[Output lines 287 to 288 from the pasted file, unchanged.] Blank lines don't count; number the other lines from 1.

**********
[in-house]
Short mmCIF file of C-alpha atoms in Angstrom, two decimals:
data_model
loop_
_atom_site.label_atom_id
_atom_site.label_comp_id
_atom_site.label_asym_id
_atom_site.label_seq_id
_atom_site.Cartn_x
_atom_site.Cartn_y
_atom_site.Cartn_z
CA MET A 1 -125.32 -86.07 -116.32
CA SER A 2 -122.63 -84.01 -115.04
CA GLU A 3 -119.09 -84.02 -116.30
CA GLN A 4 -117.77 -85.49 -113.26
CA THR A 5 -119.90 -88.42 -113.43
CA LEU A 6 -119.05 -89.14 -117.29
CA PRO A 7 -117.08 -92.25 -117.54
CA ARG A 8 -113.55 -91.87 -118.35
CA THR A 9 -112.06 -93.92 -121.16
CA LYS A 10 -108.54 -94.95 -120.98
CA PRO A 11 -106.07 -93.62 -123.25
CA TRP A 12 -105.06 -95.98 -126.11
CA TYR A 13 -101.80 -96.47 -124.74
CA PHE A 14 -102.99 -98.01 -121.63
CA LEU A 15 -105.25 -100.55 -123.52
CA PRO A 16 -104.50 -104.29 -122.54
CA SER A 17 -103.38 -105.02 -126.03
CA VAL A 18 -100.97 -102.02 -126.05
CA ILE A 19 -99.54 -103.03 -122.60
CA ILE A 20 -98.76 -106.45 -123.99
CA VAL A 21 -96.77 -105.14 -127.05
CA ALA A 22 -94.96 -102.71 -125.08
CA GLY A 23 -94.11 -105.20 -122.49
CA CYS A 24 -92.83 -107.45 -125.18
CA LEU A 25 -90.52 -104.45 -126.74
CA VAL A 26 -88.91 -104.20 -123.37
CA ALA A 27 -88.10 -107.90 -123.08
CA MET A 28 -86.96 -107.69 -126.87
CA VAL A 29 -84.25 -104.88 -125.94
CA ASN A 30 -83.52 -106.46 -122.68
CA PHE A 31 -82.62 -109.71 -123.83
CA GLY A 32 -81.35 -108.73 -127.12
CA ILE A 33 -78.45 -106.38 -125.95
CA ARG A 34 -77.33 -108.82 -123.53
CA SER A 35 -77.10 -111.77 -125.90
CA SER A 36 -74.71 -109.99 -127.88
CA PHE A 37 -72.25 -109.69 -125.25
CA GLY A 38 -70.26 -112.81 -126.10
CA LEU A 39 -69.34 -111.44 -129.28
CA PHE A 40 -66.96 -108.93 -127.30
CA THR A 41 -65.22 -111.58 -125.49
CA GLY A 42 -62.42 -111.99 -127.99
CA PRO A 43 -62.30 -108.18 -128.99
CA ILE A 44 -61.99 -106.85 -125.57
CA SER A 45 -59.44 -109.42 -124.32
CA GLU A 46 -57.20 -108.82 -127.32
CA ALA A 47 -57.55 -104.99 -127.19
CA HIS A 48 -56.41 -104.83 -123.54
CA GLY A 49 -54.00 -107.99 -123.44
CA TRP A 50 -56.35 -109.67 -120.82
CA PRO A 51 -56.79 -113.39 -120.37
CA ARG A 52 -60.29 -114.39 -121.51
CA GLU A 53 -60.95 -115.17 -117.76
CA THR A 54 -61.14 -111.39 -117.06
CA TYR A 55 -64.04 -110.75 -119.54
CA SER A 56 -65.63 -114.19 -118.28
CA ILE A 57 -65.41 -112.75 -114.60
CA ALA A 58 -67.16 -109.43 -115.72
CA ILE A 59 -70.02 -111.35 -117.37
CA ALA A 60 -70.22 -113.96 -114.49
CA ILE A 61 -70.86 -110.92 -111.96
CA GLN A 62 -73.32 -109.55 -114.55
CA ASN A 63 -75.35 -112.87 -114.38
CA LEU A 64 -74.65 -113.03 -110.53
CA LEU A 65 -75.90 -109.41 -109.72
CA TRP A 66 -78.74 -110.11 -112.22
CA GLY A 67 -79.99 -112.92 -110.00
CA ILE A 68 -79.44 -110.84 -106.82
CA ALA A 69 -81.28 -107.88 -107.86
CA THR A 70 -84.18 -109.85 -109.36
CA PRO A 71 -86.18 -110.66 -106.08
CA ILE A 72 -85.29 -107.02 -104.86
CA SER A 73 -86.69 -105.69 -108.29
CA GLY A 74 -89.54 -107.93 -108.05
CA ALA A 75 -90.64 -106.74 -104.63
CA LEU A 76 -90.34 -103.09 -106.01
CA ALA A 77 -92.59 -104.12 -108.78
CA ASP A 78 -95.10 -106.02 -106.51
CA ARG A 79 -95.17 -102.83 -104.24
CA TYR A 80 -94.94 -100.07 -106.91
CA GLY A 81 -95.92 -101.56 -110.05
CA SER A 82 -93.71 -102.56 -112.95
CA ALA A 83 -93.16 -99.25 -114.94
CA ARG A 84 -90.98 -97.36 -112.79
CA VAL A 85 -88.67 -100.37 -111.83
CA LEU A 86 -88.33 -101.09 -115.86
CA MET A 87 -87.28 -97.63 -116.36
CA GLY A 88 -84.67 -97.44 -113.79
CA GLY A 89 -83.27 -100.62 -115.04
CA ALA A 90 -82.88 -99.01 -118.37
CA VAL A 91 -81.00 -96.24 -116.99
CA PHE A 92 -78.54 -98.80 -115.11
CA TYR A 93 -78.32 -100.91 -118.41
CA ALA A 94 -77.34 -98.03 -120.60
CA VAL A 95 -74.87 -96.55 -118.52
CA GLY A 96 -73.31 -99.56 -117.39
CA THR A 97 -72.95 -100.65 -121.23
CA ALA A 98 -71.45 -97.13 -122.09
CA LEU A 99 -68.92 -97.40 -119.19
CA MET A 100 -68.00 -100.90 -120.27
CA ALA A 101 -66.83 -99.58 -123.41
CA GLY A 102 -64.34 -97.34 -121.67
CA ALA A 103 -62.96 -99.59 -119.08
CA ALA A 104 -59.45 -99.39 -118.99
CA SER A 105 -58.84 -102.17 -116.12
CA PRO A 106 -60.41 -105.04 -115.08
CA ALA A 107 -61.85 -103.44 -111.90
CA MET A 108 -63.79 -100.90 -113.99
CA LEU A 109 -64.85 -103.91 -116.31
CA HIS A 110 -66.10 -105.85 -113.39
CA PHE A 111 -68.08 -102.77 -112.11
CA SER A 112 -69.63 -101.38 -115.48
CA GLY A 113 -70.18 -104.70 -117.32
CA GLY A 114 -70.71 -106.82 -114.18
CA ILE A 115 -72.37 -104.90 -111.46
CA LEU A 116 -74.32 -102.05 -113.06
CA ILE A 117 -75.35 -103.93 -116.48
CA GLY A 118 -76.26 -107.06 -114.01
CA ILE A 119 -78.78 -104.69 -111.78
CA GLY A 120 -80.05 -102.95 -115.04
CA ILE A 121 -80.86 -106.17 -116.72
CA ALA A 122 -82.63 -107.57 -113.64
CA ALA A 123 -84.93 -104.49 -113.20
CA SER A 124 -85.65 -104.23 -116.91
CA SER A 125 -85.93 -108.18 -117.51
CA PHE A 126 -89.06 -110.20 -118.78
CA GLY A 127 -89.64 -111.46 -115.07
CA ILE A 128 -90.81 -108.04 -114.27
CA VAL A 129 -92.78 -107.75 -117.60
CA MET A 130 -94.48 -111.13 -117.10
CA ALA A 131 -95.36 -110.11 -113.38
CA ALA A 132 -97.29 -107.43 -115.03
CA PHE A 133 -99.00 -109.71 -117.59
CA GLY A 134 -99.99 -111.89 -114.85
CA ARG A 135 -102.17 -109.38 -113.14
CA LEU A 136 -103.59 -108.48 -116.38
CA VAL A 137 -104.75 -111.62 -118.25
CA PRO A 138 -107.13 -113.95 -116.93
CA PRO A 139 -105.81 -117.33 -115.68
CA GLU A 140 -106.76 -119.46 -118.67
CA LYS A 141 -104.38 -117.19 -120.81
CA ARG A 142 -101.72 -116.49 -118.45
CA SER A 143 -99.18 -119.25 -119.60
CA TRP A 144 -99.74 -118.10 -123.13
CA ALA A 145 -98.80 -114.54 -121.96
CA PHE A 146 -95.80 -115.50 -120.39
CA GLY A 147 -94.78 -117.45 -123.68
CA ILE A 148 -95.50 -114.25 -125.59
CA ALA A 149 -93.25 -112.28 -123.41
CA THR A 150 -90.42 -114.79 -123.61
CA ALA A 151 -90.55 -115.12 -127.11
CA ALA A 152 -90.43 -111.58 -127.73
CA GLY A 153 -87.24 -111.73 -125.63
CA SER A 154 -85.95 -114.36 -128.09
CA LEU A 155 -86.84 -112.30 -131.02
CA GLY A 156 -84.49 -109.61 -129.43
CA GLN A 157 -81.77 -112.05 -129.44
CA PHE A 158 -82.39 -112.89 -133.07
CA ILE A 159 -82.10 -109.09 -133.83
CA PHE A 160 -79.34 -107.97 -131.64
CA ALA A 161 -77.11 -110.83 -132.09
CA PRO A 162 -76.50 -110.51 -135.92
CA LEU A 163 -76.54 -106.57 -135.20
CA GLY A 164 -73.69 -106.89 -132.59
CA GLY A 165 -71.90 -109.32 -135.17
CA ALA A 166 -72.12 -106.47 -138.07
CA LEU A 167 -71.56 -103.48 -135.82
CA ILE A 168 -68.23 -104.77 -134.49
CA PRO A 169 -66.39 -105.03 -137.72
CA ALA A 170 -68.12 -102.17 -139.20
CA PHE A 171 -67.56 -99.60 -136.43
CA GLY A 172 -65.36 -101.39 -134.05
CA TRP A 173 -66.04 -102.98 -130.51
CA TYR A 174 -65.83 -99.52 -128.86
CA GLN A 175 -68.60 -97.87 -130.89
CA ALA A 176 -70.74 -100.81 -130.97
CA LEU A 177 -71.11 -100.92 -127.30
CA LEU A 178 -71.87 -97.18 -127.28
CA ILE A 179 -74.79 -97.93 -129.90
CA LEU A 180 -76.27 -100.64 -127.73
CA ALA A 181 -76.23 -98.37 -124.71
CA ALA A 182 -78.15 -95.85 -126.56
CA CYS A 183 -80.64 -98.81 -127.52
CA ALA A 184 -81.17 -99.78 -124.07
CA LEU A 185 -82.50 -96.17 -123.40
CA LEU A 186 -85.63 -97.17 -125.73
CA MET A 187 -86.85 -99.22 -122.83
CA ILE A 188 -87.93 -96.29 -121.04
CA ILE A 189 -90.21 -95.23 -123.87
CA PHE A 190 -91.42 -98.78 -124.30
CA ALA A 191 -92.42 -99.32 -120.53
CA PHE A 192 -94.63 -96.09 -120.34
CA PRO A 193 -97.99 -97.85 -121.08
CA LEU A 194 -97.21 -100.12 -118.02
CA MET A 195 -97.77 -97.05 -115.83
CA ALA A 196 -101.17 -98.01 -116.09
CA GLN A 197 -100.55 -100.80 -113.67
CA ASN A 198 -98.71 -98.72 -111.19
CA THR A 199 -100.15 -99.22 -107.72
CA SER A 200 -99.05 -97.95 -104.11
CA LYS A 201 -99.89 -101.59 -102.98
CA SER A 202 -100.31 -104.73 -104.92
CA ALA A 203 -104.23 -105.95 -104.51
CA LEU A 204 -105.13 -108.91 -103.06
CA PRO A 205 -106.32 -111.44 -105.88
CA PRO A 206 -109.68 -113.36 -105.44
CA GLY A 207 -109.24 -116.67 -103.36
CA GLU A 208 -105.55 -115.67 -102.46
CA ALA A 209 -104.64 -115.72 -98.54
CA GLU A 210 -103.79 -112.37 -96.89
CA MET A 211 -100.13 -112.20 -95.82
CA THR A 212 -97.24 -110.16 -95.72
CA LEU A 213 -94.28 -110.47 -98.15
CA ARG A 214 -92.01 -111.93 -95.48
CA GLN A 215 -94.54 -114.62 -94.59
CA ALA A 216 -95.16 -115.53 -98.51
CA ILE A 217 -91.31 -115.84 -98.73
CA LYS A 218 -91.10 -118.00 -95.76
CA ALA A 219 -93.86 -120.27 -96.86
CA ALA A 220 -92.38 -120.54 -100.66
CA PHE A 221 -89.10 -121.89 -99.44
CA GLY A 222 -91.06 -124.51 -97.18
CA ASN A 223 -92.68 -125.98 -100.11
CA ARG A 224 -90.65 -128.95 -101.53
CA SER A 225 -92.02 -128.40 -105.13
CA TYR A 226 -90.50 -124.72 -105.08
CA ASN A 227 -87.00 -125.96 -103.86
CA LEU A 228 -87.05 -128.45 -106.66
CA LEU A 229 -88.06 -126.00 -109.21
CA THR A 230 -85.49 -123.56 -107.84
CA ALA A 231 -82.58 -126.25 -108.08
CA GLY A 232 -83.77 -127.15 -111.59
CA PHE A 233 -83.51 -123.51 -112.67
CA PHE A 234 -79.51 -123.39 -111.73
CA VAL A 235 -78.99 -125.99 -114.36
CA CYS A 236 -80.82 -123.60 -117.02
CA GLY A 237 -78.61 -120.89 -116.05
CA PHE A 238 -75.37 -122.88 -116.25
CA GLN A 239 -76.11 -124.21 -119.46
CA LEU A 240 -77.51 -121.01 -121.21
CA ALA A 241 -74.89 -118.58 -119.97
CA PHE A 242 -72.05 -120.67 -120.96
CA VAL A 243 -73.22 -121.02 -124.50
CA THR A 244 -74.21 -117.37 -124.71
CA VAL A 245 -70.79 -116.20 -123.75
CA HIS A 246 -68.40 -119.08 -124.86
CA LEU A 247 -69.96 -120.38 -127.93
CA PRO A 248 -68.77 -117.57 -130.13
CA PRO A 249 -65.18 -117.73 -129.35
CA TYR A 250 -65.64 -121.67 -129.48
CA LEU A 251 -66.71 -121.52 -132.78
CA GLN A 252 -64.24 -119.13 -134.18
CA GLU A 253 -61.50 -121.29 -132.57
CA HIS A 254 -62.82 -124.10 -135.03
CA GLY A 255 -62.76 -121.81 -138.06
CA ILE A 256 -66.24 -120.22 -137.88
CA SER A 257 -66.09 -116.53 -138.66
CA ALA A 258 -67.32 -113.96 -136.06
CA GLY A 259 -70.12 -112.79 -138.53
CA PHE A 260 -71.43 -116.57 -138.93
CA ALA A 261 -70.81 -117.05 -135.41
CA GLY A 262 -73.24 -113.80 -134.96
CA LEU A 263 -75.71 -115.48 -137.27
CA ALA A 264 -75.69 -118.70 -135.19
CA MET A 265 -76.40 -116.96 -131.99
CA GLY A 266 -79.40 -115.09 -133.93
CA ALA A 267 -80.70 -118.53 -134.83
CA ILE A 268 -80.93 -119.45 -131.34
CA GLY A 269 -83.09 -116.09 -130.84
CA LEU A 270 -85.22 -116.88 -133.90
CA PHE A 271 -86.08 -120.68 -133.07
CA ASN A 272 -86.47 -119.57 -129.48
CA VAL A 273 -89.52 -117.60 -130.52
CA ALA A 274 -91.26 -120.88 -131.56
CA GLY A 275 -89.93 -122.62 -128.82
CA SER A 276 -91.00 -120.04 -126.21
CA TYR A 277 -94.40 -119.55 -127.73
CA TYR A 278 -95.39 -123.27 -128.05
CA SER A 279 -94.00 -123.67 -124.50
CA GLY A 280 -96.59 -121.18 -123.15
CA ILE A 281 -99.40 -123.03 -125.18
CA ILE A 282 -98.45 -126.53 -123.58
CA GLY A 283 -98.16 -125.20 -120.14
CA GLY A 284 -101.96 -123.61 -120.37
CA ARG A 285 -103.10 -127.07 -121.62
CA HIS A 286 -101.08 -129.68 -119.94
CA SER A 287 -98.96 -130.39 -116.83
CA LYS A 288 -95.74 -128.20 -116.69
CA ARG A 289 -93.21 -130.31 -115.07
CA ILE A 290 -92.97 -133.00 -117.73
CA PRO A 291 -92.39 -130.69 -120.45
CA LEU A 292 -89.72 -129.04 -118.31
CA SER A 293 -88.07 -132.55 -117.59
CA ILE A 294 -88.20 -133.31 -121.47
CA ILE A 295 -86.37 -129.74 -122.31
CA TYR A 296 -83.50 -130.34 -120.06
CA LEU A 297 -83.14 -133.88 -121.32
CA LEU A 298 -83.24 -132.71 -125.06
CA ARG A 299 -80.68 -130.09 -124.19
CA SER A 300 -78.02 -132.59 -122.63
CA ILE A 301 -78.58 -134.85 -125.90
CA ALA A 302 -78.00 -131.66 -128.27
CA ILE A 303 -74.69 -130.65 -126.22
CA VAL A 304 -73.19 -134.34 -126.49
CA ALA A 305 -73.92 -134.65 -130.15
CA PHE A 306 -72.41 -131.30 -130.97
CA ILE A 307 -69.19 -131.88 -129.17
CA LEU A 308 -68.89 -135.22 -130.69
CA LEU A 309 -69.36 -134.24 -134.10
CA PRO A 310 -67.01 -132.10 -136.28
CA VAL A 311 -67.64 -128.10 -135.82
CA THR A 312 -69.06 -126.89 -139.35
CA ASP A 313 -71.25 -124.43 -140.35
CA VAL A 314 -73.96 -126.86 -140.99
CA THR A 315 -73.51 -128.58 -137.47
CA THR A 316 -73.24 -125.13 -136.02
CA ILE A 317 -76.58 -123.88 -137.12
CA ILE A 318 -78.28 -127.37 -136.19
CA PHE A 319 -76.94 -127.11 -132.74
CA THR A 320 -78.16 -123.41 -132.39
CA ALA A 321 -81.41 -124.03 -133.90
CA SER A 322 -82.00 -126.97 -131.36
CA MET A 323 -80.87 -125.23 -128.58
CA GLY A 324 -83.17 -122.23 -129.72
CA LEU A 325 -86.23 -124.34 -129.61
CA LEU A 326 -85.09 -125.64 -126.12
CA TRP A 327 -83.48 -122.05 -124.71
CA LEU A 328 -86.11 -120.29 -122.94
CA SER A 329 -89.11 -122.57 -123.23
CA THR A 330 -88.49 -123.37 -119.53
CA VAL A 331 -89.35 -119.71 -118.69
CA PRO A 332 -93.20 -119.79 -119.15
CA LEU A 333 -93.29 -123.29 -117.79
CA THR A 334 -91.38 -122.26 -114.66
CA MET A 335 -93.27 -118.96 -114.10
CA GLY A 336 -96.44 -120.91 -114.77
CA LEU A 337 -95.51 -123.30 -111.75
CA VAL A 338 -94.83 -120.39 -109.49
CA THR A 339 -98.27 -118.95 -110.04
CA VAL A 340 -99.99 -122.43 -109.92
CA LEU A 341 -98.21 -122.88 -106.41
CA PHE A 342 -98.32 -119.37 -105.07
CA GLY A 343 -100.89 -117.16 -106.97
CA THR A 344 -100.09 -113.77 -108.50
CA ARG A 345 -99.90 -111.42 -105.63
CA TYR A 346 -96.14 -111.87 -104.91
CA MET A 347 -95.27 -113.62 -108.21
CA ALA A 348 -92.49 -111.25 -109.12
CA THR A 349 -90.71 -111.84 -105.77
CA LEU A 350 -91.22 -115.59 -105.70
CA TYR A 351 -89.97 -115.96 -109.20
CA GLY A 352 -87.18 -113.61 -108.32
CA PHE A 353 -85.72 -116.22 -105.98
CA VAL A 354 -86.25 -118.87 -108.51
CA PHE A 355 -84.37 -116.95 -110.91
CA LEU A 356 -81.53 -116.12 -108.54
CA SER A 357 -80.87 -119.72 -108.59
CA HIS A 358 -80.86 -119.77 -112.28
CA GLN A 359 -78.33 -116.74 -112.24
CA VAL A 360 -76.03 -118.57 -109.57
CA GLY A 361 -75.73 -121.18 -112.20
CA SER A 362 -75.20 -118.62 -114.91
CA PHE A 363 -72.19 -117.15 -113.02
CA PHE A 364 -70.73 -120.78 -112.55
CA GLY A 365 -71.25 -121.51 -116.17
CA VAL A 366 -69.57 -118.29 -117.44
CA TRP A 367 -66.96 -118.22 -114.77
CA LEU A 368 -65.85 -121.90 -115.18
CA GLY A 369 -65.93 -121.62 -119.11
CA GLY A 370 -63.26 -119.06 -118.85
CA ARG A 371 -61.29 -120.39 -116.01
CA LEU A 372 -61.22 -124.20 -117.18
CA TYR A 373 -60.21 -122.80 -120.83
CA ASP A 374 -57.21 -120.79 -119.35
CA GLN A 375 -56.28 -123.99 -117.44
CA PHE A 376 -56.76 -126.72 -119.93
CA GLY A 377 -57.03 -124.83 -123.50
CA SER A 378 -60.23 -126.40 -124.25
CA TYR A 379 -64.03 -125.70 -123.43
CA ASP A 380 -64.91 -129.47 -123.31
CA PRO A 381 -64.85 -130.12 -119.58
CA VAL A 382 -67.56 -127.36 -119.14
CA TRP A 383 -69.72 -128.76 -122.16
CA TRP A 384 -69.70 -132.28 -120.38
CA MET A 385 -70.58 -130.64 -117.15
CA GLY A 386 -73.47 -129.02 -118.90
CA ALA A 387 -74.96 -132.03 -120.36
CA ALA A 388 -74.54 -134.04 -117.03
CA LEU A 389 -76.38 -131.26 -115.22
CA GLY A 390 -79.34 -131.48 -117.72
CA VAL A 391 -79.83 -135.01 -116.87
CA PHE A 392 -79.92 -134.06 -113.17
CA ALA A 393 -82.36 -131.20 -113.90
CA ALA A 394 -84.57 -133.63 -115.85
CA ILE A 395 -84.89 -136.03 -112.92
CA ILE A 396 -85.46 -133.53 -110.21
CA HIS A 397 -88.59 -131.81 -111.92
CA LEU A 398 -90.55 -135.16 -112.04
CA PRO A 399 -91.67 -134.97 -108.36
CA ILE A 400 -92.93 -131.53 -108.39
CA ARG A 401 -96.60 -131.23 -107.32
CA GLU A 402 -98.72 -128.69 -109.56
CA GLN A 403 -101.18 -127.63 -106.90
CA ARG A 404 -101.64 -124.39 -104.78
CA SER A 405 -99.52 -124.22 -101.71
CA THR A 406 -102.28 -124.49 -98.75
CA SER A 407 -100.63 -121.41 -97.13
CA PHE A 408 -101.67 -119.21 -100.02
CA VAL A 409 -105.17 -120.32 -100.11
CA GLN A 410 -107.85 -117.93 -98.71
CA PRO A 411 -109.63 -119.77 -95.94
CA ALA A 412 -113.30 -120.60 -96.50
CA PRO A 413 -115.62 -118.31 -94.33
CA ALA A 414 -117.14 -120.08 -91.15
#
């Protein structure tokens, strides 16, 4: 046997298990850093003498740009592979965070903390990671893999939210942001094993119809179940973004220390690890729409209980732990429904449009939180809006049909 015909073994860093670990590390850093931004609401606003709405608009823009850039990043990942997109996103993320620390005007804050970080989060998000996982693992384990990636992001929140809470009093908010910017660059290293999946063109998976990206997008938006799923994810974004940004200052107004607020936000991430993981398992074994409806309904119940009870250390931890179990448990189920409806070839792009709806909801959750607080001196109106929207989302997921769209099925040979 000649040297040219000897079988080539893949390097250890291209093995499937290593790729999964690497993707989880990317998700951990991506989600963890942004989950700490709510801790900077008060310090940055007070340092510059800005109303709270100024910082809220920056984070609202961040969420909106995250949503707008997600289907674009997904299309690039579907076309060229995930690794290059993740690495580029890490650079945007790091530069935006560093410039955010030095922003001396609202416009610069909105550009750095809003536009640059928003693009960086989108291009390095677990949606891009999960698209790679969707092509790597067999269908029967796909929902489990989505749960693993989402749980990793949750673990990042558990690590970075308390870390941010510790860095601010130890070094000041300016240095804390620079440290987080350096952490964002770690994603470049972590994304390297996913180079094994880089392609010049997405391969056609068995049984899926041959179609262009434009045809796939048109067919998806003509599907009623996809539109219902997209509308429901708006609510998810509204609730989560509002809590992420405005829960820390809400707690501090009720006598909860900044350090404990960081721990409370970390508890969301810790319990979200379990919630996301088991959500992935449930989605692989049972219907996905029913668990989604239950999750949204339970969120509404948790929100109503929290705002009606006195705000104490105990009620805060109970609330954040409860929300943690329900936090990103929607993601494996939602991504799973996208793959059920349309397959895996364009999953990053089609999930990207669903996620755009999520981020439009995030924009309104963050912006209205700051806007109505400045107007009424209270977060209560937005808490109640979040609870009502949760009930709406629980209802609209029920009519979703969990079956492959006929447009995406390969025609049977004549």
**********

CA SER A 276 -91.00 -120.04 -126.21
CA TYR A 277 -94.40 -119.55 -127.73